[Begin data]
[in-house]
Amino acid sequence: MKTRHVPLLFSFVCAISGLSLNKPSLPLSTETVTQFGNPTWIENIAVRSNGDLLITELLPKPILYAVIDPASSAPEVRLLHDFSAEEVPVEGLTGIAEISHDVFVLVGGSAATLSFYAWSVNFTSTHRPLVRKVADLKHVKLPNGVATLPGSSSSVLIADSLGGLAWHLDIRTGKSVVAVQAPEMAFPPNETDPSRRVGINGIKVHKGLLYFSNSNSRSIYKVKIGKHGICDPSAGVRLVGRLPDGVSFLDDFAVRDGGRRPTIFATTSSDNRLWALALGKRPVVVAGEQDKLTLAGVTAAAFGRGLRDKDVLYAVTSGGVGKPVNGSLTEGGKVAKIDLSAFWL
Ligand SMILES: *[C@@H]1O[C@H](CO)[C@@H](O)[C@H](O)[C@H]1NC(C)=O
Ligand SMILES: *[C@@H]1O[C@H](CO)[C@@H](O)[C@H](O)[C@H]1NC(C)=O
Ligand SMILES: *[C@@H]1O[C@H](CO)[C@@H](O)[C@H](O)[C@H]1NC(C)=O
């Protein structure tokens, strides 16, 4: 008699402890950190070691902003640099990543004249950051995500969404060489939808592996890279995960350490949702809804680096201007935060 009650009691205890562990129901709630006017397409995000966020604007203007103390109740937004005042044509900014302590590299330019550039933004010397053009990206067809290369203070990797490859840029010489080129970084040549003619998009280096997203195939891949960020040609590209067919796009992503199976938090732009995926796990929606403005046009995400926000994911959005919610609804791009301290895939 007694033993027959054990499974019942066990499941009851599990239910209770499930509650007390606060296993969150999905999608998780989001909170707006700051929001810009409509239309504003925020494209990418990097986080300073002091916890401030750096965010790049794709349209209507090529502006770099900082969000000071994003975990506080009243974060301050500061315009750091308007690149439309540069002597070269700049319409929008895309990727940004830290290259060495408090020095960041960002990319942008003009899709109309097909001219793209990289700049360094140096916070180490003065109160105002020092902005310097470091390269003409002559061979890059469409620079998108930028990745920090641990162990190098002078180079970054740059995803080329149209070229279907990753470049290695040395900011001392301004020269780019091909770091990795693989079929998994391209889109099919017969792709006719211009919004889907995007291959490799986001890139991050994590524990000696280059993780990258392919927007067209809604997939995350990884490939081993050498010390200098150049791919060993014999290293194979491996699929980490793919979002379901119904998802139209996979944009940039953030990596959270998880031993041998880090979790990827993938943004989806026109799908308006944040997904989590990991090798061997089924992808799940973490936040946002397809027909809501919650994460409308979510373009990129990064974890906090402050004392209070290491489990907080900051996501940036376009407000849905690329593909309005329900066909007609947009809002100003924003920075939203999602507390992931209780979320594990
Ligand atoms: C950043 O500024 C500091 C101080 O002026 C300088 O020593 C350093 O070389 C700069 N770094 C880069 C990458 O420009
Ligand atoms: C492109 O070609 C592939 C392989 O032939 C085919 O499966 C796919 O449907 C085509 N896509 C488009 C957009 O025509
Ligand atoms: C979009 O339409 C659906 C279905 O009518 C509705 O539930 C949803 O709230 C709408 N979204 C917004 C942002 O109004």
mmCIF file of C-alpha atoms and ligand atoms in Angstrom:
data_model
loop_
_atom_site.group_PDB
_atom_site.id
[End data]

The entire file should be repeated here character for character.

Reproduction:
[in-house]
Amino acid sequence: MKTRHVPLLFSFVCAISGLSLNKPSLPLSTETVTQFGNPTWIENIAVRSNGDLLITELLPKPILYAVIDPASSAPEVRLLHDFSAEEVPVEGLTGIAEISHDVFVLVGGSAATLSFYAWSVNFTSTHRPLVRKVADLKHVKLPNGVATLPGSSSSVLIADSLGGLAWHLDIRTGKSVVAVQAPEMAFPPNETDPSRRVGINGIKVHKGLLYFSNSNSRSIYKVKIGKHGICDPSAGVRLVGRLPDGVSFLDDFAVRDGGRRPTIFATTSSDNRLWALALGKRPVVVAGEQDKLTLAGVTAAAFGRGLRDKDVLYAVTSGGVGKPVNGSLTEGGKVAKIDLSAFWL
Ligand SMILES: *[C@@H]1O[C@H](CO)[C@@H](O)[C@H](O)[C@H]1NC(C)=O
Ligand SMILES: *[C@@H]1O[C@H](CO)[C@@H](O)[C@H](O)[C@H]1NC(C)=O
Ligand SMILES: *[C@@H]1O[C@H](CO)[C@@H](O)[C@H](O)[C@H]1NC(C)=O
């Protein structure tokens, strides 16, 4: 008699402890950190070691902003640099990543004249950051995500969404060489939808592996890279995960350490949702809804680096201007935060 009650009691205890562990129901709630006017397409995000966020604007203007103390109740937004005042044509900014302590590299330019550039933004010397053009990206067809290369203070990797490859840029010489080129970084040549003619998009280096997203195939891949960020040609590209067919796009992503199976938090732009995926796990929606403005046009995400926000994911959005919610609804791009301290895939 007694033993027959054990499974019942066990499941009851599990239910209770499930509650007390606060296993969150999905999608998780989001909170707006700051929001810009409509239309504003925020494209990418990097986080300073002091916890401030750096965010790049794709349209209507090529502006770099900082969000000071994003975990506080009243974060301050500061315009750091308007690149439309540069002597070269700049319409929008895309990727940004830290290259060495408090020095960041960002990319942008003009899709109309097909001219793209990289700049360094140096916070180490003065109160105002020092902005310097470091390269003409002559061979890059469409620079998108930028990745920090641990162990190098002078180079970054740059995803080329149209070229279907990753470049290695040395900011001392301004020269780019091909770091990795693989079929998994391209889109099919017969792709006719211009919004889907995007291959490799986001890139991050994590524990000696280059993780990258392919927007067209809604997939995350990884490939081993050498010390200098150049791919060993014999290293194979491996699929980490793919979002379901119904998802139209996979944009940039953030990596959270998880031993041998880090979790990827993938943004989806026109799908308006944040997904989590990991090798061997089924992808799940973490936040946002397809027909809501919650994460409308979510373009990129990064974890906090402050004392209070290491489990907080900051996501940036376009407000849905690329593909309005329900066909007609947009809002100003924003920075939203999602507390992931209780979320594990
Ligand atoms: C950043 O500024 C500091 C101080 O002026 C300088 O020593 C350093 O070389 C700069 N770094 C880069 C990458 O420009
Ligand atoms: C492109 O070609 C592939 C392989 O032939 C085919 O499966 C796919 O449907 C085509 N896509 C488009 C957009 O025509
Ligand atoms: C979009 O339409 C659906 C279905 O009518 C509705 O539930 C949803 O709230 C709408 N979204 C917004 C942002 O109004």
mmCIF file of C-alpha atoms and ligand atoms in Angstrom:
data_model
loop_
_atom_site.group_PDB
_atom_site.id